A quintessentially urban lawmaker who admits she knew virtually nothing about agriculture when she was first elected to Congress, Rosa DeLauro has, according to World News Report, become a national voice for food safety and food production reform.
During her more than two decades in office, DeLauro has castigated federal officials for inaction on contaminated cucumbers and ground chicken, criticized hog inspection rules and aimed her laser critiques at the over-use of antibiotics in beef, poultry and pigs. Her demands for reform include creation of a federal “super agency” to oversee both food production and food safety.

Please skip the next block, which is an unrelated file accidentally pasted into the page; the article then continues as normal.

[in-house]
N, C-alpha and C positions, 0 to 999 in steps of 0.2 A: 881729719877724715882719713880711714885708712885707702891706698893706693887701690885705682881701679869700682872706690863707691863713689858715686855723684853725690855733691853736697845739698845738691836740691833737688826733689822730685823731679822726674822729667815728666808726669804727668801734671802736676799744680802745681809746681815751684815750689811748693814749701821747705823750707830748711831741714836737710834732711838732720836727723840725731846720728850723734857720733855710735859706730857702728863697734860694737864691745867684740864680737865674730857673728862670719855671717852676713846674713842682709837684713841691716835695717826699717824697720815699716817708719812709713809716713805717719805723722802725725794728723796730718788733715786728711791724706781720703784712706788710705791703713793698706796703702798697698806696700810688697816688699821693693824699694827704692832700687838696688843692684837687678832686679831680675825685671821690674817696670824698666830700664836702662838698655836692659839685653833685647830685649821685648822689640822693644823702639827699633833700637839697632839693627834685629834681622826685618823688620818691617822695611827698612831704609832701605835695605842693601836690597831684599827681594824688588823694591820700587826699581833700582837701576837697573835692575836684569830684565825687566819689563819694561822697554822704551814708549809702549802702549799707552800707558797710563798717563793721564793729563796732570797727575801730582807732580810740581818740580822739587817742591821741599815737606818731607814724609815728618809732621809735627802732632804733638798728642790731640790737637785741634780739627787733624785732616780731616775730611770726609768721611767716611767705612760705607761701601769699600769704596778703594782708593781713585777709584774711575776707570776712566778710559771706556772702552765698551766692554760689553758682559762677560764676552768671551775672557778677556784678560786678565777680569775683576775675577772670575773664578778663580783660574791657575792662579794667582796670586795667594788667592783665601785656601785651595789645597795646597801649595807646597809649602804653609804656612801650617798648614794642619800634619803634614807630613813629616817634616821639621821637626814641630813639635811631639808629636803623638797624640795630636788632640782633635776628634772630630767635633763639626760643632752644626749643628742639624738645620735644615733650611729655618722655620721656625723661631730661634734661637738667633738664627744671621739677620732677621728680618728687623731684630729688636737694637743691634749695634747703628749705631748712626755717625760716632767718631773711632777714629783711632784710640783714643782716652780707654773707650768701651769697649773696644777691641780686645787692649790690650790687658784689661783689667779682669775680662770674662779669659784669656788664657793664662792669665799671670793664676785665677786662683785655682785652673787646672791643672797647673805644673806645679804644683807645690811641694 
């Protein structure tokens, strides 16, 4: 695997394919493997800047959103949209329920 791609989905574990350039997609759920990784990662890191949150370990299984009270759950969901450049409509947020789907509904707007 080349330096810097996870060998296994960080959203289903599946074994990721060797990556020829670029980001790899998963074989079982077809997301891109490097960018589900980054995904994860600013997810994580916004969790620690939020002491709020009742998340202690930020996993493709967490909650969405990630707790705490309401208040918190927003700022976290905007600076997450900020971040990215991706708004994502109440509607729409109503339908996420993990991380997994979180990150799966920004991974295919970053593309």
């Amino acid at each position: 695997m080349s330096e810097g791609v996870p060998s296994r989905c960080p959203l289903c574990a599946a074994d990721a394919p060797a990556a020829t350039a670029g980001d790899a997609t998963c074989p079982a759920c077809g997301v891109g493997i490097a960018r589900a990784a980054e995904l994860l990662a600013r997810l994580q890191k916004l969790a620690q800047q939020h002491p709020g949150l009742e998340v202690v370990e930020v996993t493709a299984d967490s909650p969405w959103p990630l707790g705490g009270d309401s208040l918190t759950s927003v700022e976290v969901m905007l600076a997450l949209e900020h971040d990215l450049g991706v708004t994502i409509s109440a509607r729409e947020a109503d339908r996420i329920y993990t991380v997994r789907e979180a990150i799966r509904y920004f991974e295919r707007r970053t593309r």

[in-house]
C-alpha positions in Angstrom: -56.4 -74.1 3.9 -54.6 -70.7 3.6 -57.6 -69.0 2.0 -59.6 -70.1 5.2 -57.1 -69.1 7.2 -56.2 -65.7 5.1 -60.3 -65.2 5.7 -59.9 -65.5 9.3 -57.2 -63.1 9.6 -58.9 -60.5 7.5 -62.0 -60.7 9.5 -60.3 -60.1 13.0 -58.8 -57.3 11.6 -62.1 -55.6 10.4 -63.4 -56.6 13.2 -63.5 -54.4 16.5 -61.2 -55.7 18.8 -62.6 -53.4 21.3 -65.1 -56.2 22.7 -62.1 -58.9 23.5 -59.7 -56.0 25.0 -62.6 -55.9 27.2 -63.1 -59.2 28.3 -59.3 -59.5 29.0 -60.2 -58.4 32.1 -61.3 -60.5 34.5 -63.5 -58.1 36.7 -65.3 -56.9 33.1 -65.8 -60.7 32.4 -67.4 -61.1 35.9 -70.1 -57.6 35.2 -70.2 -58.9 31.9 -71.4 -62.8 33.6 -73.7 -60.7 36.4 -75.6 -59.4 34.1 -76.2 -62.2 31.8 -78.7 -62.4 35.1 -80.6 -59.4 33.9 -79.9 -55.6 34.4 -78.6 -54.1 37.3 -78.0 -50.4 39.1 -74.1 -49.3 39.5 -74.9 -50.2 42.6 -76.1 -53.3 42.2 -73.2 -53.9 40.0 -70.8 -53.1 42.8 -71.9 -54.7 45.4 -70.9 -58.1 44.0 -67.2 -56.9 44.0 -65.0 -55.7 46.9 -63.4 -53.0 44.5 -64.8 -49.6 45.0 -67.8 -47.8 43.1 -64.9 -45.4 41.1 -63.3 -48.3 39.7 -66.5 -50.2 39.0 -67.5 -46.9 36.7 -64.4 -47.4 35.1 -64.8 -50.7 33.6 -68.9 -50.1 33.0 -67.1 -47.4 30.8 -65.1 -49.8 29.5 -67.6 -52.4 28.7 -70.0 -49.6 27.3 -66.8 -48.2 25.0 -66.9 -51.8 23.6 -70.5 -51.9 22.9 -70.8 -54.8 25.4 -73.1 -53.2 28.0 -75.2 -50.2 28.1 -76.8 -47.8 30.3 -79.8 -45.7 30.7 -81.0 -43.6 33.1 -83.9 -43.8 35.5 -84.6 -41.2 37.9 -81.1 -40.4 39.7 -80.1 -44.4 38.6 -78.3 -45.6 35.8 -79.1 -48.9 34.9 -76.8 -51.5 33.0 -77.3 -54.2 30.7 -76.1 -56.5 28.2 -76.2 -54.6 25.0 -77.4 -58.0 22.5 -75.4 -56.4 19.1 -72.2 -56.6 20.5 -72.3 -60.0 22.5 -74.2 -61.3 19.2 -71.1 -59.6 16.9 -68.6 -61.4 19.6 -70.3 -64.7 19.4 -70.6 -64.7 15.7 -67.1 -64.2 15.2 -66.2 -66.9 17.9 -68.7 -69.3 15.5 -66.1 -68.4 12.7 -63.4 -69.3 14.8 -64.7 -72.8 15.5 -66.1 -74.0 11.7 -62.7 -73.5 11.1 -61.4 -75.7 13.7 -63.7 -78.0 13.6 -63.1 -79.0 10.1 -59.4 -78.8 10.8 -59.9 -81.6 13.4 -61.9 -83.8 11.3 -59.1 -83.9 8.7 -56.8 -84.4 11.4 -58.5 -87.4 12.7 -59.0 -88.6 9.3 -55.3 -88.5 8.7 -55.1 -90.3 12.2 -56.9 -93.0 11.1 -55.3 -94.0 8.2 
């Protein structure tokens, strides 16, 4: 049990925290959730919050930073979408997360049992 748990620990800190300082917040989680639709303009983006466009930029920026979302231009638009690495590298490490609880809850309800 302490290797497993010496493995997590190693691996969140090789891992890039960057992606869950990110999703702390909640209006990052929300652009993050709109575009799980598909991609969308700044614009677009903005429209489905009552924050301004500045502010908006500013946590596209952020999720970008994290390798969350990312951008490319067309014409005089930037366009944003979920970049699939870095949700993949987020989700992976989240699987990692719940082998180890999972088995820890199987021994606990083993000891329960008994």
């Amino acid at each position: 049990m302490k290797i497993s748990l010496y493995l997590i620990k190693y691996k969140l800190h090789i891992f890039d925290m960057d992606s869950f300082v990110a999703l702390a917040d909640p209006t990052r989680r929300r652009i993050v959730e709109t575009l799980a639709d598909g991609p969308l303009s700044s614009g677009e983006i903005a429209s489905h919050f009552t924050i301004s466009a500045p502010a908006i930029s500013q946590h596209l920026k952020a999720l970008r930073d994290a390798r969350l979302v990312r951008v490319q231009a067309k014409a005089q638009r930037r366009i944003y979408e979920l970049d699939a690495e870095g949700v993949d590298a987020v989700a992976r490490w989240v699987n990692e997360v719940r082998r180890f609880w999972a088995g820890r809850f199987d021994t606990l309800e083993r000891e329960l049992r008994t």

Now, however, some small farmers in Connecticut worry that DeLauro’s push for more and tougher federal controls over agriculture and food may have gone too far, and that the cost of reforms she’s helped pass could push them right out of business — a claim DeLauro flatly denies.
At 73, DeLauro’s voice still vibrates with urgency when she talks about the need to improve food safety. “We’re talking about people’s lives,” she said. “Three thousand people every year die in the U.S. from food-borne illnesses.”
Michael Darre, a professor in the University of Connecticut’s animal sciences department and one of the school’s top poultry experts, believes DeLauro goes too far in her demands for agricultural reform, adding “I don’t agree that we need to have a single super agency.” Darre agrees that improvements should be made in the federal system, but adds: “We have the safest food in the world.”